10 toughest challenges in literature identified
ISTANBUL - Hürriyet Daily News
Virginia Woolf’s ‘To The Lighthouse’ is one of the 10 thoghest books to read in English literature, The Millions says.
Online literary magazine, The Millions, has identified the 10 most difficult books in English-language literature, CBC books reported. Project curators Emily Colette Wilkinson and Garth Risk Hallberg spent three years poring through the most “legendarily difficult books, books that are hard to read for their length, their syntax and style, their structural and generic strangeness, their odd experimental techniques or their abstraction” to come up with the list, which was recently revealed on PublishersWeekly.com.
The toughest literary challenges include “A Tale of a Tub” by Jonathan Swift, which Wilkinson described as containing “superabundant references to obsolete cultural squabbles, some obscure even in Swift’s 18th-century England.”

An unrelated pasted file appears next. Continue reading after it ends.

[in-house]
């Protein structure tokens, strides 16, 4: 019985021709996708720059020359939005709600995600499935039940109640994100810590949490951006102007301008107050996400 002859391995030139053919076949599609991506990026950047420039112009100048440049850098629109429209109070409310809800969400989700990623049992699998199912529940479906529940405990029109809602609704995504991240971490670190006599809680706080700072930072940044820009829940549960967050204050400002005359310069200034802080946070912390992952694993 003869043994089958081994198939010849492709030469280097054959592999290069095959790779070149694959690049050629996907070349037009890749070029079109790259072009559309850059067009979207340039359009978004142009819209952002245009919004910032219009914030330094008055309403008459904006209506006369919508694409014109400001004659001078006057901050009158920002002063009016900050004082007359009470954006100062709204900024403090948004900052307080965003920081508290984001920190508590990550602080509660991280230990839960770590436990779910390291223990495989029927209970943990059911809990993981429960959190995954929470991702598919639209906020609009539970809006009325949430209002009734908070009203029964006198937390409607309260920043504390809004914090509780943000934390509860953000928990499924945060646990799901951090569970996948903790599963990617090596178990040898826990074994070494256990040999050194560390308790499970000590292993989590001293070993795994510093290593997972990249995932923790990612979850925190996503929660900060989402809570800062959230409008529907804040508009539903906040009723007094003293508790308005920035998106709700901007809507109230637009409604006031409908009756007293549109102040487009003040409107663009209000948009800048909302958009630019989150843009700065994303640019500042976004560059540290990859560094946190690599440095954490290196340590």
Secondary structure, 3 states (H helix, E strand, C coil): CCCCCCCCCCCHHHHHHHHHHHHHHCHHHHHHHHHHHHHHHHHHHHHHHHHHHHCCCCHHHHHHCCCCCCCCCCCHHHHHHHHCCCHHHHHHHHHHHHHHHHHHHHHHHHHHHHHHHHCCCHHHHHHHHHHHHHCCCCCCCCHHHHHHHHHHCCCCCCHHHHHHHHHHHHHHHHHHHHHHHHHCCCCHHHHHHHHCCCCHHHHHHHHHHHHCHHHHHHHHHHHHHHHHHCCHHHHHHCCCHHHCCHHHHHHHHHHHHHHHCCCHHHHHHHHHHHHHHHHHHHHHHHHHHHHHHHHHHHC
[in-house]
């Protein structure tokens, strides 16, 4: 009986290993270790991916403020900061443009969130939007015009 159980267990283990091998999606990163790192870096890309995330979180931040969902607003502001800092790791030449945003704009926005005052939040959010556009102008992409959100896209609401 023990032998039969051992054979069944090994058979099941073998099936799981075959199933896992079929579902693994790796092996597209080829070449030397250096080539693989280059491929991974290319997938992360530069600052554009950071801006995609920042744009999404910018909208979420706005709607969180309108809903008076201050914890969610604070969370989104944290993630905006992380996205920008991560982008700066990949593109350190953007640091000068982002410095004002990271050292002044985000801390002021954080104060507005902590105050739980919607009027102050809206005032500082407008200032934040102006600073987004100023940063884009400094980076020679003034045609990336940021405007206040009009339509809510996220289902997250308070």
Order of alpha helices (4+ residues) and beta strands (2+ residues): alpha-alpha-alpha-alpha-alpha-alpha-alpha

“Finnegans Wake” by James Joyce made the list Hallberg said because it’s “long, dense and linguistically knotty, yet hugely rewarding, if you’re willing to learn how to read it.” “To the Lighthouse” by Virginia Woolf is a novel written in 1927 that is “both intellectually and psychically difficult,” according to Wilkinson. “Not only is it hard to tell who’s who and who’s saying or thinking what, it is also disconcerting, even queasy-making, to be set adrift in another mind, with their private rhythms and associative patterns,” she said.
“The Making of Americans” by Gertrude Stein is a monster of a novel, clocking in at more than 900 pages. “I keep getting several hundred pages in, switching to something else and then returning to find I’ve lost the thread,” Hallberg said.
Other books on the list are “Nightwood” by Djuna Barnes, “The Phenomenology of the Spirit” by G.F. Hegel,” “Clarissa, Or the History of a Young Lady” by Samuel Richardson, “Being and Time” by Martin Heidegger, “The Faerie Queene,” by Edmund Spenser and “Women and Men” by Joseph McElroy.